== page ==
Even though shrubs are very hardy plants, you still need to take care of them during the winter to make sure they are healthy and strong for the spring and summer growth. The weather in the northern climates can do irreparable damage to your shrubs if they are left unprotected. Snow and ice can crack off the branches or cause the shrub to lean to one direction.
In the fall, one of the main things homeowners should do to protect their shrubs is to prune the branches. Inspect the plant to find small and weak branches that could be damaged by the elements of the weather. The thick branches that are attached to the trunk of the shrub are more able to withstand the weight of snow and ice as well as strong winds.
Strips of thin wood are great for protecting shrubs. Place them around the plant so as to form a teepee structure. This will ensure that all of the plant has protection and that it won’t be laden down with any weight, nor will it feel the full effects of the precipitation. If you have the shrubs planted near the house where run-off from the eaves can cause damage to them, placing a rooflike structure over them will give them the protection that they need.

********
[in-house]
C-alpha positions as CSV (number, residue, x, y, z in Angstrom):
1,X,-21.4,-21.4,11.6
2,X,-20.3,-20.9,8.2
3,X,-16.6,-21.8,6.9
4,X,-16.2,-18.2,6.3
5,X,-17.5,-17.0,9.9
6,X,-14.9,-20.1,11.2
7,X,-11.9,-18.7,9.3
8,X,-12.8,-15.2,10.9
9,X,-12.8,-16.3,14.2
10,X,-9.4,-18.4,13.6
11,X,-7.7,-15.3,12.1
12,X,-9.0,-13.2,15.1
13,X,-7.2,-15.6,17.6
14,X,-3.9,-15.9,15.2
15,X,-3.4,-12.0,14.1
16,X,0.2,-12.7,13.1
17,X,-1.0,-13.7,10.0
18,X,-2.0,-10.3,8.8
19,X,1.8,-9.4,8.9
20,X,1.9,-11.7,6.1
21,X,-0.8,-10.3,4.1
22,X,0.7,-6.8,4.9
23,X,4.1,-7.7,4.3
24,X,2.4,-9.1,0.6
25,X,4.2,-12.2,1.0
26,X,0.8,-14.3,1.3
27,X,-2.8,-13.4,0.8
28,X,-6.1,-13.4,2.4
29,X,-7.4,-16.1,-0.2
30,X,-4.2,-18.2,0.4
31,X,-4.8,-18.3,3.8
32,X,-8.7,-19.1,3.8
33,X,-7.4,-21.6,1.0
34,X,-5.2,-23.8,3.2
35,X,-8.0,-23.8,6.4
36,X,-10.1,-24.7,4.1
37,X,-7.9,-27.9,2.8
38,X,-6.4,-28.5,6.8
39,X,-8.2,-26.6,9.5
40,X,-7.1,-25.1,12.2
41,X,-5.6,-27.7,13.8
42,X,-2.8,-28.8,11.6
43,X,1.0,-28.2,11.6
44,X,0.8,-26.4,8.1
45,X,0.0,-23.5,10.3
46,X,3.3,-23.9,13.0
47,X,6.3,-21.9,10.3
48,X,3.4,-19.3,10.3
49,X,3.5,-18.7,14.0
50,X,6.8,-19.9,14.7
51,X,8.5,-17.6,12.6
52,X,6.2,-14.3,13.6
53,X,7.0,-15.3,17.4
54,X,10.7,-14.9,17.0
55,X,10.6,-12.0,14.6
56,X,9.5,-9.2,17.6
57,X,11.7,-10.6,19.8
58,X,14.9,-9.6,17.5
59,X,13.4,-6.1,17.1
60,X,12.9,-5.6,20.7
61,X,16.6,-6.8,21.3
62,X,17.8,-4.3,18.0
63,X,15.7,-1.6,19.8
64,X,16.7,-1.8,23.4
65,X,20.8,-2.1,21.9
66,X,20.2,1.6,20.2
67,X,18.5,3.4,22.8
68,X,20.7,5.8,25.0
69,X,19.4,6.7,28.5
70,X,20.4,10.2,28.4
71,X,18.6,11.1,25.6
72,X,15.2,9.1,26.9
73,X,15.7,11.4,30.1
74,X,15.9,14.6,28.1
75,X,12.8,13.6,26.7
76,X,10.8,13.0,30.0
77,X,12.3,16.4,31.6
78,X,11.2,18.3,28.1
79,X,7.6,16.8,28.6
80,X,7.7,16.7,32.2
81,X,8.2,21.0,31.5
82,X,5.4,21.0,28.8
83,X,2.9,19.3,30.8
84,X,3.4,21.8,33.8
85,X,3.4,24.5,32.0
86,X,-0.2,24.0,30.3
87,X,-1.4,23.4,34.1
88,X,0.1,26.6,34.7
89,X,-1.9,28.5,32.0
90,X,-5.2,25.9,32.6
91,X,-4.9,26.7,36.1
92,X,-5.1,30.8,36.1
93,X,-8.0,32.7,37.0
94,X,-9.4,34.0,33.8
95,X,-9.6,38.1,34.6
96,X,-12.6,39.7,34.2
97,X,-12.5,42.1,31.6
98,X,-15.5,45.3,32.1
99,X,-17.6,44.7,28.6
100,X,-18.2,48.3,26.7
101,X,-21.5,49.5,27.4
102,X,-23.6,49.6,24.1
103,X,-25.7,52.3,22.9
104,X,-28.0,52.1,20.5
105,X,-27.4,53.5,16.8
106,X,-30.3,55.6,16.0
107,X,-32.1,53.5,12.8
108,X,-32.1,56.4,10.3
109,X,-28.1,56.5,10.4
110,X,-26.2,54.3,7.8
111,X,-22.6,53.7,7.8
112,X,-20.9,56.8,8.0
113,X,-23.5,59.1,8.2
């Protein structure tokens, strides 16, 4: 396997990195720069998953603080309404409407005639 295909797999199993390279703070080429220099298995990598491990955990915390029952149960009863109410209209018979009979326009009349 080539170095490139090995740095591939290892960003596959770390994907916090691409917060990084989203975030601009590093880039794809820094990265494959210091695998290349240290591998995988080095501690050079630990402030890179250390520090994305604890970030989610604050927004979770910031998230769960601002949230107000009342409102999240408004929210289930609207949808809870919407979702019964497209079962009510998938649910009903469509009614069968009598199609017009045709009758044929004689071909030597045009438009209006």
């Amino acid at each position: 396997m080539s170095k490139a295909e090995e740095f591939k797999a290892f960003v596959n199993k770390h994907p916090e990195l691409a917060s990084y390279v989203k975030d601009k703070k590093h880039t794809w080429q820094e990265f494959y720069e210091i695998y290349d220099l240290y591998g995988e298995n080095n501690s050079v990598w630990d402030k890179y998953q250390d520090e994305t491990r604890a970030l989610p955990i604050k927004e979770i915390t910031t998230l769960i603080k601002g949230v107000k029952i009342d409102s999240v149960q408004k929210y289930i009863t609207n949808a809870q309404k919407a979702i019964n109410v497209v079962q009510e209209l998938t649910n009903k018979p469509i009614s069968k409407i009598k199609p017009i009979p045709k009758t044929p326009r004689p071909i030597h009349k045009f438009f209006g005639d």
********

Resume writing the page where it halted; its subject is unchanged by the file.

During the winter, the ground around the shrubs will become hard and frozen preventing the roots from obtaining the proper amount of moisture needed for spring growth. In your winter preparations, it is important to place mulch around the shrubs because this will help maintain the moisture in the ground. The mulch will also protect the roots from dramatic changes in the temperature. It will expand during the heat of the day and contract when the temperature dips down at night.
One of the best and easiest ways to make sure your shrubs are truly winterized is to wrap them in burlap. This is always available in home improvement and garden stores in the fall. Simply wrap the burlap around the shrub making sure it is fully covered. In this way, the plants are protected from frost as well as the weather.
Although spring arrives in March, the winter weather continues. You should not be too hasty in removing any coverings from the shrubs until the danger of frost has passed, which in most areas of the northern hemisphere is late May or early June.